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What Is BiPAP?

BiPAP is a non-invasive ventilatory assist machine. Non-invasive ventilation (NIV) machines are those that can help breathing without requiring a tube inserted into the persons airway. By pushing air into the lungs through a mask worn over the nose, NIV assists breathing. This technology was developed in the 1980's to help people with sleep apnea, a condition where the airway collapses during sleep causing the person to stop breathing repeatedly. By pushing air in, the machine keeps the airway "inflated" so it won't collapse. This is CPAP, Continuous Positive Airway Pressure.

In the 1990's computer technology added a new dimension to NIV. Now the machine could push air in until a preset pressure was reached, then reduce the pressure to allow the person to exhale easily. Repeating this cycle made breathing more comfortable and suitable for people with neuromuscular diseases who could not exhale against the higher pressure. This type of machine was sold by Respironics using the brand name BiPAP (Bi-level Positive Airway Pressure). Like the brand name "Kleenex", BiPAP has become the common name for all such products.

BiPAP is a ventilatory assist machine, but it is not a full featured traditional ventilator. A ventilator can do everything BiPAP does but a BiPAP can't do all the things a ventilator can. There are several critical distinctions between BiPAP and a traditional ventilator:

  • BiPAP is "non-invasive", requiring only a mask that can put on or taken off as needed. The acronym "NIV" (Non-Invasive Ventilation) is used to differentiate traditional, trached ventilation from CPAP and BiPAP. A traditional ventilator is "invasive" meaning it requires that a tube be put down your throat or through your neck (tracheotomy) into the lungs. The tube remains in place as long as the patient needs to use the ventilator even if they reach a point where they can be off the ventilator for hours at a time. A growing trend is to use a hybrid ventilator such as the Trilogy which can be set for bilevel ventilation with a mask or mouth held tube, giving the non-invasive benefits of BiPAP, or for use with a trach and vent. This option makes the transition to trach ventilation easier if it becomes necessary. Getting insurance coverage for an expensive vent to be used for BiPAP is likely to be difficult however.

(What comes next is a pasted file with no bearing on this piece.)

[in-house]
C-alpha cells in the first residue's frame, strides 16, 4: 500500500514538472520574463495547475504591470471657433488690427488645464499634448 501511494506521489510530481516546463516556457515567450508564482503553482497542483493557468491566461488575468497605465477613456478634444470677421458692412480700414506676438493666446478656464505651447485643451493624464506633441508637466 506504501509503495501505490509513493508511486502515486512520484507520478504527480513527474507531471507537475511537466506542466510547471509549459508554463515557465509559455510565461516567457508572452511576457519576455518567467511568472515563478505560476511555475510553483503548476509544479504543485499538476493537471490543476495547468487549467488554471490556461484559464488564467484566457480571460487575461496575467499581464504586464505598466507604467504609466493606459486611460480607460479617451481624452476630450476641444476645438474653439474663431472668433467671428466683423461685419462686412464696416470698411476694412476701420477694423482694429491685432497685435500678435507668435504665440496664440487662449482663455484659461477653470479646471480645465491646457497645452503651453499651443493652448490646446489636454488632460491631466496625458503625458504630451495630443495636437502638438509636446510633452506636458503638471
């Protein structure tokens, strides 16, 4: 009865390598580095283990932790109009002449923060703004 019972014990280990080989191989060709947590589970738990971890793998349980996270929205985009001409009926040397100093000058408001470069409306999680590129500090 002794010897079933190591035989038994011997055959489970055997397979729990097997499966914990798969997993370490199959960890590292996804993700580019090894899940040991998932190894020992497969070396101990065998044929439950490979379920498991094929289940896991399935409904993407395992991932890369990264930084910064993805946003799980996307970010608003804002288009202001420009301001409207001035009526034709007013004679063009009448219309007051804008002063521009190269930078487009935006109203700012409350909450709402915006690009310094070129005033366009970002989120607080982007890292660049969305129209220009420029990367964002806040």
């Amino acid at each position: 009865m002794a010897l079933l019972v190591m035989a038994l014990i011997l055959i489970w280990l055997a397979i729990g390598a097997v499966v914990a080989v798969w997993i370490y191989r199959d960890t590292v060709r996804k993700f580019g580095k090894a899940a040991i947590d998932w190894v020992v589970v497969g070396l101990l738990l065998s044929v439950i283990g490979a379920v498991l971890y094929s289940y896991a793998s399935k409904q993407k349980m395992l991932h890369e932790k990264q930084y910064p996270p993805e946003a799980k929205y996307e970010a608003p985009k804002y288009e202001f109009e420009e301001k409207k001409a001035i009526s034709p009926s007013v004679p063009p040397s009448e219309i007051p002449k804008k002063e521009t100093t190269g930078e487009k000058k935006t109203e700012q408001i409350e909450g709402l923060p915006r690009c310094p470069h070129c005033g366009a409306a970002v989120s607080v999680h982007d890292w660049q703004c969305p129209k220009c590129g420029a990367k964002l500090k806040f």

• BiPAP is not generally considered "Life Support Equipment." A ventilator can be set to completely take over breathing, BiPAP can only assist the breathing.
  • A ventilator is generally set to deliver air according to volume. It pumps air in until a certain volume has been reached, then releases it. BiPAP delivers air according to pressure, stopping when it senses resistance that tells it that the pre-set amount of pressure has been met.  That is a technical difference that probably means very little in how it feels to be on a ventilator versus BiPAP. It may however affect how well lung function is maintained. A volume based air delivery will continue to inflate lungs fully and help prevent atelectasis (loss of the ability of the little air sacs at the furthest reaches of the lungs to expand) and pneumonia. A pressure based delivery system will sense resistance and not try to push air into stiff or clogged air sacs and therefore won't be as helpful in keeping them working.